CLEVELAND, OH (WOIO) -Would mandatory state vehicle inspections have found the problem with the brakes on a car that caused an accident in Euclid that led to the severe injuries suffered by Margaret Hardaway?
Hardaway was standing on the corner of Euclid and E. 260th Street when an out of control car, reportedly with no brakes, careened down Richmond Road, in the wrong lane, ran a red light and smashed into a truck on Euclid.
The impact forced the cars off the road into Hardaway, who was hit and suffered multiple broken bones and has already been through three surgeries.
“If we had a state inspection where they did an actual inspection of the whole vehicle, we might have less unsafe vehicles on the road,” said Vanessa Kirk, the co-owner of One Stop Auto Repair in downtown Cleveland.
We’ll never really know the answer to the question if a state inspection would have caught the problem with the brakes on the car involved in the accident, but Kirk is convinced that the roads would be safer if inspections were required.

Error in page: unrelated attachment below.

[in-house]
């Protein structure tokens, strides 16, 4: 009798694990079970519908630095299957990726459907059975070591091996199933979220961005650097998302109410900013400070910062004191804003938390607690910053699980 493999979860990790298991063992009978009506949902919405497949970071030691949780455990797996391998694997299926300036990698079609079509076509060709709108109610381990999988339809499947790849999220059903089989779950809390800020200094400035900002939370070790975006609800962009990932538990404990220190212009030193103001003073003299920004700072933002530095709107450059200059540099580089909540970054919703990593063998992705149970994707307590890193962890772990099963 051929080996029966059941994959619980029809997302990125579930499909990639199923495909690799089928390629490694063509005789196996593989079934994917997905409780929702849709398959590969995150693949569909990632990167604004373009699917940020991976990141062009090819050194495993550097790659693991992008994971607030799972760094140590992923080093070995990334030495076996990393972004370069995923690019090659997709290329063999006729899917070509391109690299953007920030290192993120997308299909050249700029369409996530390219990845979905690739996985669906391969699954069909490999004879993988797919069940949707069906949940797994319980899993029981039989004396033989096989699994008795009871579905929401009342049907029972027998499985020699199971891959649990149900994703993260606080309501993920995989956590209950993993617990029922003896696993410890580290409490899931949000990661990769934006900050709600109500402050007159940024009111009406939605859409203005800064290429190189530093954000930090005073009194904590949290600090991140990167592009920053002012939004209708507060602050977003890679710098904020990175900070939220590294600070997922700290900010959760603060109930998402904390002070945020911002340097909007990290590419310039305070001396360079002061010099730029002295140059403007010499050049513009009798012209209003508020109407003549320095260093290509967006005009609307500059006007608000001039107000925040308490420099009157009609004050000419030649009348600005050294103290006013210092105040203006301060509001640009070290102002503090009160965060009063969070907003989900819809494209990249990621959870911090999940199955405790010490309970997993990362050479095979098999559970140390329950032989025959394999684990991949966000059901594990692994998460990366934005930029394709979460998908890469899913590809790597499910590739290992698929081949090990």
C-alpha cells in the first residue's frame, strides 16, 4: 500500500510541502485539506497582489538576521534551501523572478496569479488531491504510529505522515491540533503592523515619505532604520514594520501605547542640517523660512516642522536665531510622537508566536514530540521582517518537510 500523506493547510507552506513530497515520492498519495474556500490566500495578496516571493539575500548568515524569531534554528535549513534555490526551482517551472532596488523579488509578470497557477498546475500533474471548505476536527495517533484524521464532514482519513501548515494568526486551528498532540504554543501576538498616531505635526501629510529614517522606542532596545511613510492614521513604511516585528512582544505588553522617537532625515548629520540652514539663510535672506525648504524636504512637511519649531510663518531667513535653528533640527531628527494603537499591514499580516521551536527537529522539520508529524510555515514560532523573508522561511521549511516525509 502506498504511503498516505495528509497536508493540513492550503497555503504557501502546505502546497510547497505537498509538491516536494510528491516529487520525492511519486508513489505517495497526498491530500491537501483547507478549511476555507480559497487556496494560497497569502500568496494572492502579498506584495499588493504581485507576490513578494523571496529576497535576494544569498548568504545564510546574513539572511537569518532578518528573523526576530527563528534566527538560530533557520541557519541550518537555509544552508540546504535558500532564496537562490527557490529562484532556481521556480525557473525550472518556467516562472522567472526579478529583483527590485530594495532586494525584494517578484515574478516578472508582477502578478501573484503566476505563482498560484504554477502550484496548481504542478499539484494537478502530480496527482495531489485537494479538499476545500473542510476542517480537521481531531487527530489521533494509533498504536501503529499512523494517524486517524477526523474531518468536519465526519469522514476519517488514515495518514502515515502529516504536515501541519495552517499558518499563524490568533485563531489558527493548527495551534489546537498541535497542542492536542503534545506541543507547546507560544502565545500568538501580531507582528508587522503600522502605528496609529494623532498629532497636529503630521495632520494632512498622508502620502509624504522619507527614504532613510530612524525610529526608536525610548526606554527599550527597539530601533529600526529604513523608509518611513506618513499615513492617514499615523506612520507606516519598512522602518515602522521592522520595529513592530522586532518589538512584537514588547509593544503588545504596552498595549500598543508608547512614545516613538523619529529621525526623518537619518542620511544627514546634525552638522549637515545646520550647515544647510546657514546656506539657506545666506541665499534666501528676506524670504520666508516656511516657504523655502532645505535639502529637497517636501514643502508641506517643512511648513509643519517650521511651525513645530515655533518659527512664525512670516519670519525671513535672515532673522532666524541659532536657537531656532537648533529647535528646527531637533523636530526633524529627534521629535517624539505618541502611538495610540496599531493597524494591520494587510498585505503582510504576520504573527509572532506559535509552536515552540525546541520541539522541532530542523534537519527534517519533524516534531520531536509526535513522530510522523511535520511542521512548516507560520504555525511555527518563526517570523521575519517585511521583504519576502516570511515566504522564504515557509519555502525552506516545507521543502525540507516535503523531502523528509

“They might have really good tread on their tires but the tires are dry rotted and they don’t know that because they don’t look at it and realize dry rot can blow a tire out,” Kirk said.
Sixteen states across the country require some type of vehicle inspection, some require an inspection once a year, other require an inspection every 2 years.
The inspections vary state to state but for the most part include visual inspection of the brakes, brake lines, fuel system, tires, mirrors, wipers and lights and can cost anywhere from $20.00 to $50.00.